Attack on Titan is not much like Attack on Titan. Less confusingly, Shinji Higuchi's live-action adaptation of Hajime Isayama's smash hit manga is not a very faithful one. Though there are superficial similarities,  in m...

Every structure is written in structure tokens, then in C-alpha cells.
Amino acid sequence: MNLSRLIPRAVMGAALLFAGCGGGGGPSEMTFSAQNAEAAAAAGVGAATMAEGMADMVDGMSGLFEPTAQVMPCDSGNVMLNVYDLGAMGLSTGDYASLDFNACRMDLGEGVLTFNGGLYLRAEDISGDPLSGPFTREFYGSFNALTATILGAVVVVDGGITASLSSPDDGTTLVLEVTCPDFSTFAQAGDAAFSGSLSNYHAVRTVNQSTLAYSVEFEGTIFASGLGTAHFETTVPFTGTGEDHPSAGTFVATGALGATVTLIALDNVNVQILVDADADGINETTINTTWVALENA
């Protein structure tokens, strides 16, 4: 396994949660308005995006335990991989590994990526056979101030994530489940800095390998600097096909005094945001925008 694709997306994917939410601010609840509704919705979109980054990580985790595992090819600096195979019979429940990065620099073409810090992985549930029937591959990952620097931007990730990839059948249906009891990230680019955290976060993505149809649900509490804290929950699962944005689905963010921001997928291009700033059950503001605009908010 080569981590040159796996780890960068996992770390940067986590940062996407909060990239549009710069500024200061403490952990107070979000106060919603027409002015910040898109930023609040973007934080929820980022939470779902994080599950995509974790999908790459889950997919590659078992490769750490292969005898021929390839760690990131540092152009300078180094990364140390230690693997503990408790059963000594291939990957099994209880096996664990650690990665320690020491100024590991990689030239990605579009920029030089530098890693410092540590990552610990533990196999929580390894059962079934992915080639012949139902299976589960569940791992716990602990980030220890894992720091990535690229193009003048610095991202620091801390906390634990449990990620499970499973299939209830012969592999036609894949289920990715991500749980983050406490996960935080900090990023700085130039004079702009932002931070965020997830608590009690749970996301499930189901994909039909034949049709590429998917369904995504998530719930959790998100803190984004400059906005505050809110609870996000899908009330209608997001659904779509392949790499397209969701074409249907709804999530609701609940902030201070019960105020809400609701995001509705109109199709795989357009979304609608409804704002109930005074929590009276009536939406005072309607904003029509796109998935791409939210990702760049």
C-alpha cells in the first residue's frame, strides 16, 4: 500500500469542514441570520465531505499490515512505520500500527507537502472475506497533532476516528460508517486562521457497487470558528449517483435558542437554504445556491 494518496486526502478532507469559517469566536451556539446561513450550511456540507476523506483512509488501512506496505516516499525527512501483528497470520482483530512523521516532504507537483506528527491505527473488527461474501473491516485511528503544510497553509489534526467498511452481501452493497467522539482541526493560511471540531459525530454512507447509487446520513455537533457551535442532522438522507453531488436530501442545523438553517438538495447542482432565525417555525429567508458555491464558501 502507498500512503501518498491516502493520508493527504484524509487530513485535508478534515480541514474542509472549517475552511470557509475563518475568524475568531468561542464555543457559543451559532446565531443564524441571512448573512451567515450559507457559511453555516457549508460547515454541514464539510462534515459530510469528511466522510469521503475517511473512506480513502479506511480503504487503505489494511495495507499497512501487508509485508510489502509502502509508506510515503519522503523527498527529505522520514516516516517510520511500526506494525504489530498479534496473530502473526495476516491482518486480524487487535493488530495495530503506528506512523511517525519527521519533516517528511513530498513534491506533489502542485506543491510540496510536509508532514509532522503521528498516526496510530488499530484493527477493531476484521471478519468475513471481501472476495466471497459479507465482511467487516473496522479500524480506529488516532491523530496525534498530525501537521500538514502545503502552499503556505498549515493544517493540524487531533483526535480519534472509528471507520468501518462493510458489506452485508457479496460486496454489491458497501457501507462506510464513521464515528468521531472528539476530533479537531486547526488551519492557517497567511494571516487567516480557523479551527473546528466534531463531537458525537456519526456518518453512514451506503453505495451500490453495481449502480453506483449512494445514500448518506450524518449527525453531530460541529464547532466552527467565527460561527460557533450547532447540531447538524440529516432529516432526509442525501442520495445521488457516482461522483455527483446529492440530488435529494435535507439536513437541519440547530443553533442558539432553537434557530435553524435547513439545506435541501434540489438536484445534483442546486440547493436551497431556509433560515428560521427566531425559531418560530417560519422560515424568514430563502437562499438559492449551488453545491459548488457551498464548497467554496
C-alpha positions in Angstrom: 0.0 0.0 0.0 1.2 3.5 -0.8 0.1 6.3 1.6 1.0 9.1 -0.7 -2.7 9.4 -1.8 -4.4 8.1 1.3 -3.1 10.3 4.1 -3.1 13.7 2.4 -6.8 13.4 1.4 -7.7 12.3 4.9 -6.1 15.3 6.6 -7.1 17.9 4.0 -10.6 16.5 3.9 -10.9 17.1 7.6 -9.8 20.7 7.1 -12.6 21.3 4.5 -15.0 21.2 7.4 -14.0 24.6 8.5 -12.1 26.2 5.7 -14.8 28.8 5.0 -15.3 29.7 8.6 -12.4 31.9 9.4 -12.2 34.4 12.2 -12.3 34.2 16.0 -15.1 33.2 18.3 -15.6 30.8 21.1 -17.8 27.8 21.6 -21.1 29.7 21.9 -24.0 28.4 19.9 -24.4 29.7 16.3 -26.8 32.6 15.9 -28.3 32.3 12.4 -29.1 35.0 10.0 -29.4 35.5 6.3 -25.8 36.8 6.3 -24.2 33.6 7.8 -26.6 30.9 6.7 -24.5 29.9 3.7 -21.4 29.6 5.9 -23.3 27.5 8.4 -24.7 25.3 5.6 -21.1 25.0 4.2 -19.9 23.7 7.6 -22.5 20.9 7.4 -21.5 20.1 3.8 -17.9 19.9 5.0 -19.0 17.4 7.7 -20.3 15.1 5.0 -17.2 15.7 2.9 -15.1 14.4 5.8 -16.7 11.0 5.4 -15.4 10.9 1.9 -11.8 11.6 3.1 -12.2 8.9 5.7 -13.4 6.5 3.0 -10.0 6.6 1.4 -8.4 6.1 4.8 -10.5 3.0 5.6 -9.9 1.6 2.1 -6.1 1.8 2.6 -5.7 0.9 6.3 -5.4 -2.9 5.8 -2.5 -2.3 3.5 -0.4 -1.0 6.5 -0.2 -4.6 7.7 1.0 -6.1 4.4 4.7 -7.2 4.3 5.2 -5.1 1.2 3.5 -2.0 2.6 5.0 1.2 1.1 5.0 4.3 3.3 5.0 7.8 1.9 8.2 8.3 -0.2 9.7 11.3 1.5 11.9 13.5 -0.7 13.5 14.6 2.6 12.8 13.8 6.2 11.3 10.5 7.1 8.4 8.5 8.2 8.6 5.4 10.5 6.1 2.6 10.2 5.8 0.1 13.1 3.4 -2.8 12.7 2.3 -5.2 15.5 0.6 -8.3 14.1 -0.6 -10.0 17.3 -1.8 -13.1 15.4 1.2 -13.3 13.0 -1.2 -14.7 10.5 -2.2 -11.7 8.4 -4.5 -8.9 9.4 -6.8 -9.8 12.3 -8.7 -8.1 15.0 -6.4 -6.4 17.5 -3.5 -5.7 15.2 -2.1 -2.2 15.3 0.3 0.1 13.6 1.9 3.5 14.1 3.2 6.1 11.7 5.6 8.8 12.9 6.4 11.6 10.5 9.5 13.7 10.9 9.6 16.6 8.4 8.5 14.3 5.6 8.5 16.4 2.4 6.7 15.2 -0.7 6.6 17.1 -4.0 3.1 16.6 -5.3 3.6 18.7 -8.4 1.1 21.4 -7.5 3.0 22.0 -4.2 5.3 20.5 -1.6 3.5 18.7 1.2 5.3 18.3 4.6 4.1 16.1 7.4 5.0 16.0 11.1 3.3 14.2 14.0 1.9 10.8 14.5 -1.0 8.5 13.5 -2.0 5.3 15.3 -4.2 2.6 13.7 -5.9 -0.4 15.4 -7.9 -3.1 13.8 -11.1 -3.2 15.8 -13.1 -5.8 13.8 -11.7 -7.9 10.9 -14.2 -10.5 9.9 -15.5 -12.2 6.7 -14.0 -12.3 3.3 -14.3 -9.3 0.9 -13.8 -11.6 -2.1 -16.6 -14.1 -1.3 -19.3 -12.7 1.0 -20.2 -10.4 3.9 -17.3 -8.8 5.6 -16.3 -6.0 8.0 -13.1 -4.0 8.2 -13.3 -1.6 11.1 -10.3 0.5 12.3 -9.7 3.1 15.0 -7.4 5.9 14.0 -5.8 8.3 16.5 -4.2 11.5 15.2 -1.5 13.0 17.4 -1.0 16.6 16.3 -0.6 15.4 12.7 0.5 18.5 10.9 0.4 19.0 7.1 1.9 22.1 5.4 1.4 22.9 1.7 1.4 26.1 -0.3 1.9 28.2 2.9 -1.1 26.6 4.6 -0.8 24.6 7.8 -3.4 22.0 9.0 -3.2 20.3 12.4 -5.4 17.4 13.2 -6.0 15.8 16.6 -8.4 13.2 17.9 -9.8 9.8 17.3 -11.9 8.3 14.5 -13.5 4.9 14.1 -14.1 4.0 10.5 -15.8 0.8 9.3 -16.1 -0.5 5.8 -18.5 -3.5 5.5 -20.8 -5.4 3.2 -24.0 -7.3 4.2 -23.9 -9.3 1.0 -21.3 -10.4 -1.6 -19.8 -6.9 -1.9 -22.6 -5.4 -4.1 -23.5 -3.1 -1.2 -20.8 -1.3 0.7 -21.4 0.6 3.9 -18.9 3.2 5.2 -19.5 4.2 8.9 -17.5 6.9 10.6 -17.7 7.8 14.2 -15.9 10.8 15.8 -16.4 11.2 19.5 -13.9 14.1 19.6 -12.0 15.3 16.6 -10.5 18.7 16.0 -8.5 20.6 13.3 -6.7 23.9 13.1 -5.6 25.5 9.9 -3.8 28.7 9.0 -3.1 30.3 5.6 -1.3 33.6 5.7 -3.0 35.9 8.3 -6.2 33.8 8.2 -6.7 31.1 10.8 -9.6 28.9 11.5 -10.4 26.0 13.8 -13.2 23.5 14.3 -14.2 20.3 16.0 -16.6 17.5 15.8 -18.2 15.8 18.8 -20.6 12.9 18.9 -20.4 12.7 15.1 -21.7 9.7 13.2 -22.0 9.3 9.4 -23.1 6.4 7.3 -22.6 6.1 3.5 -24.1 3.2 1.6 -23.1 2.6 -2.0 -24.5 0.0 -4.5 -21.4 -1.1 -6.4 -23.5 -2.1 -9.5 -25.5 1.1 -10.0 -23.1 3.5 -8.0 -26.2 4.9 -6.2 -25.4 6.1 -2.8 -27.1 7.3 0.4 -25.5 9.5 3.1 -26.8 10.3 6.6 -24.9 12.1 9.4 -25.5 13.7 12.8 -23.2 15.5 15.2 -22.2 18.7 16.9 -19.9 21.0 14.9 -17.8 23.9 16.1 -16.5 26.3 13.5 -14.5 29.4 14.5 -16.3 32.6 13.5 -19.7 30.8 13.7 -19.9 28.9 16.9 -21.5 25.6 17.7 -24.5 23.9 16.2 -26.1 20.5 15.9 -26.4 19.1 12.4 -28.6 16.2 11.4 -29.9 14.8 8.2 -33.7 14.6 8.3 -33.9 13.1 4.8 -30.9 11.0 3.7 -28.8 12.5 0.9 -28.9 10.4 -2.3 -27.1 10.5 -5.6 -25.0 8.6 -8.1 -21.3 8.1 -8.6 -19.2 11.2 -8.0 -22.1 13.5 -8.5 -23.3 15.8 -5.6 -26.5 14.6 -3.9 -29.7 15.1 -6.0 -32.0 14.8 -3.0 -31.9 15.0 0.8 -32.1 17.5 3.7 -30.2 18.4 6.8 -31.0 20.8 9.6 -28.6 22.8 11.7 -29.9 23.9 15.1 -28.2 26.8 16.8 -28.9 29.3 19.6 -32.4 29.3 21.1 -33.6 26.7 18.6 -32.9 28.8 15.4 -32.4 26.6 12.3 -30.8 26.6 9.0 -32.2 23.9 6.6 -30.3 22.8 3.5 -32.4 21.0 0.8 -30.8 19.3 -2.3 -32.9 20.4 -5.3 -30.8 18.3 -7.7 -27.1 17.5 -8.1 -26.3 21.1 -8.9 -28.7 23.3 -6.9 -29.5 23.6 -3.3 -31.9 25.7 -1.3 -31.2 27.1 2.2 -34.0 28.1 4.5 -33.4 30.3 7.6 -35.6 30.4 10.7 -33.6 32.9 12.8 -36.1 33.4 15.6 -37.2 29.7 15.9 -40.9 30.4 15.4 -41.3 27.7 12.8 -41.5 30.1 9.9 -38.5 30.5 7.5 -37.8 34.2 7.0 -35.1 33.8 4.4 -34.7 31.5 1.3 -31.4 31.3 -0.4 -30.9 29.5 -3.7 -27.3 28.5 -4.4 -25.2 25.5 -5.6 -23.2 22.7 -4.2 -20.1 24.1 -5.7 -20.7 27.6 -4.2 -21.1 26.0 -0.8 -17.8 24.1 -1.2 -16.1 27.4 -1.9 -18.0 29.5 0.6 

Review: The IDOLM@STER Cindrella Girls Season 1

Jul 12 // Jeff Chuang